In an article written recently entitled "Editor’s Pick: Best 0 APR Balance Transfer Credit Cards 2010", we find some of the best balance transfer credit card available on the market today. While there are many cards to choose from, those that made the list offer cardholders much more than lower cost. One offers cardholders plastic that is annual fee free and another offers rewards. The top choices include cards that you may or may not be familiar with and they include Capital One Platinum Prestige Credit Card, Citi Platinum Select MasterCard and the PenFed VISA Platinum Cash Rewards Card.

 

While having no or a low interest rate on your balance transfer is the optimal solution for switching plastic; one needs to completely understand everything about the card they may be getting. Unfortunately for many people when they transfer balances over from one card to another they solely focus on an introductory rate that is displayed, overlooking the actually cost according to the cardholder’s terms of agreement. In these scenarios, cardholders can find themselves in more debt than before, which is harder to pay off in the long run. Just like with anything that deals with your hard earned money, it is best to completely understand the conditions and cost involved before signing your name on the dotted line.

 

Knowing is Key for Balance Transfer Credit Cards

As we move further into 2010, we are finding that many issuers are looking for cardholders that are fed up with their current issuers and looking to move somewhere else. Now more than ever we are seeing many issuers offering great incentives to have consumers transfer their balances to another card. Some of these incentives include great introductory rates as zero percent for up to twelve months and occasionally zero percent to up to fifteen months.

 

Even as balance transfer credit cards have become one of the preferred options for cardholders, there are a couple of details that cardholders must make sure they find on the application to insure they are getting exactly what they are looking for. While they may seem like they are something that cardholders would check before applying, you may be surprised on the number of people that overlook these important details that could be the difference between saving money or spending more when transferring a balance. These include knowing the following:
 

  • The Balance Transfer Fee Associated
  • The Length of Intro Period
  • When Intro Period Ends (if applicable)
  • Amount You Will be Transferring
  • Any Details About Late Payments
     

When looking to see if transferring a balance to another card is the right move for you there is no better way than to actually do the math. On Bankrate.com you can find a balance transfer calculator that helps determine if you are in fact saving money and when you can expect for the balance to be paid off under your new interest rate.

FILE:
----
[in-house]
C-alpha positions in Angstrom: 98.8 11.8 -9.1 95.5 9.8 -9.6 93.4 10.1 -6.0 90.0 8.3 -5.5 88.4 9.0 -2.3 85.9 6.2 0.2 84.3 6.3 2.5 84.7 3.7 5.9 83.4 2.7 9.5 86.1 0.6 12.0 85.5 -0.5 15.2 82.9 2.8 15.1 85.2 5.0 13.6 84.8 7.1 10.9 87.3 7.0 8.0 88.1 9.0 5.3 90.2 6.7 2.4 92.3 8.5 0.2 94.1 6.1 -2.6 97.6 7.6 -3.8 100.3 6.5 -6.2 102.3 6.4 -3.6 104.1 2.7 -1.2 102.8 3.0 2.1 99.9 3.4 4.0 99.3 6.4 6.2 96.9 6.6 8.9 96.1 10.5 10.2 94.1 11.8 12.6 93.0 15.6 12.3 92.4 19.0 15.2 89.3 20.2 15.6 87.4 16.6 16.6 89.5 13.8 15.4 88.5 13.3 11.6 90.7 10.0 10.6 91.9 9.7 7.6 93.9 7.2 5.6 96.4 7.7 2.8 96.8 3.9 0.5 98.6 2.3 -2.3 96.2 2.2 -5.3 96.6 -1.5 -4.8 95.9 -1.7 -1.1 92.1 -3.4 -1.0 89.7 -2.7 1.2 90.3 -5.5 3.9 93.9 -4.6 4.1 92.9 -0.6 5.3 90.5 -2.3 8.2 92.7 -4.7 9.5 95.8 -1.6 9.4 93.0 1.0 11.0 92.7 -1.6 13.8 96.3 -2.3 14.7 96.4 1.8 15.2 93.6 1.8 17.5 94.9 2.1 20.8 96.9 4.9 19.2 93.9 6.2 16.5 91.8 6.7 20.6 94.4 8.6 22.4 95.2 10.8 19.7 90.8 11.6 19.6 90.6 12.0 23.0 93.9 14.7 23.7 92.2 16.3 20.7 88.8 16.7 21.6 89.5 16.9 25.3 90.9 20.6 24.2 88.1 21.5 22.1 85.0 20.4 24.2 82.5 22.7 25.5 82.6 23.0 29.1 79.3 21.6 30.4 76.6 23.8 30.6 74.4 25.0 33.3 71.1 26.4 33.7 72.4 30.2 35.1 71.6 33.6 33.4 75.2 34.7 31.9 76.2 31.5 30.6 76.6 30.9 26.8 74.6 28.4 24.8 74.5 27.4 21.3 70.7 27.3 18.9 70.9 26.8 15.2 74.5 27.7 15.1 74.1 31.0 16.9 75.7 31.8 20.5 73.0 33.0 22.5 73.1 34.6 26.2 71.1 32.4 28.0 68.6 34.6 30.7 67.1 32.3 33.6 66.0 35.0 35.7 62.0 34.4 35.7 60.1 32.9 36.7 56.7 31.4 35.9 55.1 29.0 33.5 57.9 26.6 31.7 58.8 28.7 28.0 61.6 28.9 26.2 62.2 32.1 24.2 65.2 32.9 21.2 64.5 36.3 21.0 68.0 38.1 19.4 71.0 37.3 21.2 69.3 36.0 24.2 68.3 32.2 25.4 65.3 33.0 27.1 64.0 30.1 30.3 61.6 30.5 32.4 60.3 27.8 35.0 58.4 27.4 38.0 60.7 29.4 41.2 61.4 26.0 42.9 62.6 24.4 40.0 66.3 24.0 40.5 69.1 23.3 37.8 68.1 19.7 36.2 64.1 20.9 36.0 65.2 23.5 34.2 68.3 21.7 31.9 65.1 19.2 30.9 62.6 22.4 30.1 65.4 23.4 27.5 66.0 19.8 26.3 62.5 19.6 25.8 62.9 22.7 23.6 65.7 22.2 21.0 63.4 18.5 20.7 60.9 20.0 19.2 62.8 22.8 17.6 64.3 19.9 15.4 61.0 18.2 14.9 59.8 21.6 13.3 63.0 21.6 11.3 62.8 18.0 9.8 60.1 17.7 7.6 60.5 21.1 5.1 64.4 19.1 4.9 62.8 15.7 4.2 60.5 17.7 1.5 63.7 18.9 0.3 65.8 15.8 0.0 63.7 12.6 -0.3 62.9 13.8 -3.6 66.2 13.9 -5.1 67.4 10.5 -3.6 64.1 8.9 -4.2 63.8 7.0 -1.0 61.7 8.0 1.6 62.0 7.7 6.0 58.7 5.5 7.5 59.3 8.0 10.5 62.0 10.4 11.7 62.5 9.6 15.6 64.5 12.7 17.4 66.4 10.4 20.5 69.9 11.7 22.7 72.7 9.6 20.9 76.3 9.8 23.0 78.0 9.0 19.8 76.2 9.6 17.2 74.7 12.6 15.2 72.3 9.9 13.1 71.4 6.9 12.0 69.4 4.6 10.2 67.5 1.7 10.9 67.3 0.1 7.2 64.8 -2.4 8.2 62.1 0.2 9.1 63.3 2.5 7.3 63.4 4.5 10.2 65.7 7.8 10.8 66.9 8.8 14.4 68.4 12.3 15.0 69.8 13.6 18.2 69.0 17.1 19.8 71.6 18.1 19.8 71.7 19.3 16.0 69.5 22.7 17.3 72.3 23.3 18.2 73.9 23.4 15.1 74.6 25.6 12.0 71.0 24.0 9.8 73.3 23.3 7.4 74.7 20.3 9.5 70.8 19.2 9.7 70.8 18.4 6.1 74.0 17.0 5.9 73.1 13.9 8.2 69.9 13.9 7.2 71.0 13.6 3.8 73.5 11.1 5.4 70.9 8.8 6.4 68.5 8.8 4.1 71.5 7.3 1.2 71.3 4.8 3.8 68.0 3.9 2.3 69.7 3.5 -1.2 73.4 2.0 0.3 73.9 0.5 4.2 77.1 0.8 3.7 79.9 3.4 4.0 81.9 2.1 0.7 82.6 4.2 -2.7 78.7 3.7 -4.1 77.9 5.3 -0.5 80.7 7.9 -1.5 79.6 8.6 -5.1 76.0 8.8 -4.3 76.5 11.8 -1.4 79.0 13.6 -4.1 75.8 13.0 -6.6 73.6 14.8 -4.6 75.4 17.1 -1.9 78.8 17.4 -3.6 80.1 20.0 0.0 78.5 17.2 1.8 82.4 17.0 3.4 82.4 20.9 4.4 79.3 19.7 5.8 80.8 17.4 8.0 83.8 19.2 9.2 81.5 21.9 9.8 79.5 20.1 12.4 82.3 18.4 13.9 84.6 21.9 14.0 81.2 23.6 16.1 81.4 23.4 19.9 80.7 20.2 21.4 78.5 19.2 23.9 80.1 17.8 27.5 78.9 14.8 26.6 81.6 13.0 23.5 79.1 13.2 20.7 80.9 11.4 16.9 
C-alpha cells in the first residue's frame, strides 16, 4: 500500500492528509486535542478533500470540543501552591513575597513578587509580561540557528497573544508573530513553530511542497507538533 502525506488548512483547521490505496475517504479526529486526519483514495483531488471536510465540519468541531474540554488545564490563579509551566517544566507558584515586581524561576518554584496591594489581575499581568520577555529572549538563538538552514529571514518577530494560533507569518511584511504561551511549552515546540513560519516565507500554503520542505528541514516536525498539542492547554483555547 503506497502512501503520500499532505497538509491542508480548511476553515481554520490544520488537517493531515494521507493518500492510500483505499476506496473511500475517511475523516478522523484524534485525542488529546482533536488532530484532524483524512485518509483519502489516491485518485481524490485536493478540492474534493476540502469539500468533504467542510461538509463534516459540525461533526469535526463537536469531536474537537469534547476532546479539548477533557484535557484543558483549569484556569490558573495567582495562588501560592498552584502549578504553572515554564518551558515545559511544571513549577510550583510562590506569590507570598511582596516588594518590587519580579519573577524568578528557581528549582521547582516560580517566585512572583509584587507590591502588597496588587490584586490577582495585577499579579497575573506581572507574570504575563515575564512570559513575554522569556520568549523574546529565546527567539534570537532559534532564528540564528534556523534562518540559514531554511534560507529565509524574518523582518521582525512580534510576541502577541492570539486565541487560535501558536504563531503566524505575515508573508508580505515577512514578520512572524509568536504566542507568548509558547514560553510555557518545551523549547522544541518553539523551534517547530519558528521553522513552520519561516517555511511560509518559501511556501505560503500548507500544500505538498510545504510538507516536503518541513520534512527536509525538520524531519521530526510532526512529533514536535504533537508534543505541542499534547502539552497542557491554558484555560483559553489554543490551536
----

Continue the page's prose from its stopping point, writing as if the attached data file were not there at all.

The CARD Act’s Focus on Balance Carriers

Since the end of last year one common theme that could be seen and heard across America was that millions of consumers were no longer looking to carry a credit card balance from month to month. Instead many have found ways to either pay off the balance or simply not use their plastic. While we would all love the ability to pay off the amount owed each month; when reality sets in, the truth is that not everyone has the ability to.

 

For those that have no other choice but to carry a balance, Bankrate.com has recently written an article entitled "5 ways the CARD Act helps balance carriers" that details how the regulations placed on the credit card industry are beneficial to you. In this article, the major points that are elaborated upon are the following:
 

  • Freezing of account rates after it has been opened
  • Beefed up protection for existing balances
  • Newly placed consumer-friendly payment allocations
  • Mandatory account reviews on cardholders
  • Ending of double-cycle billing
     

While all the points above are important, one that I personally believe helps cardholders, that traditionally carry balances over, out the most deals with the end of double-cycle billing. While the cardholder will still pay interest for carrying a balance over, they will no longer be paying as much as they would have been previously and are now able to save a little money that can be used on their outstanding balance; to pay off that amount owed.

 

Considering a Balance Transfer Credit Card?

Balance Transfer Credit CardsWith times getting tough and minimum payments rising on existing credit card balances many people are looking for balance transfer credit cards to help ease the pain. In many cases this can help in the short term and may be able to put money back in your pocket for everyday purchases. However, in a few cases cardholders have found themselves in more debt because they neglected to read and understand the credit card’s terms and agreements. According to an article called "5 Balance Transfer Trip-Ups" there are a couple of things that consumers should know before getting a balance transfer credit card in order to help save money.

 

In the article the 5 things potential credit cardholders must be aware of include:

  • Time limit of any introductory offer of transferred balances
  • What the zero or low interest rate actually covers
  • Any fees that are involved including any annual fees
  • Getting the actual card that was applied for
  • What happens if you are late on any payments 

 In my opinion, this is a great article to read if you are thinking about transferring a balance or even just getting a credit card in general. As stated before, knowing and understanding the terms and conditions before accepting any credit card is ideal, and in many cases it can help you determine if the card you applied for was right for you.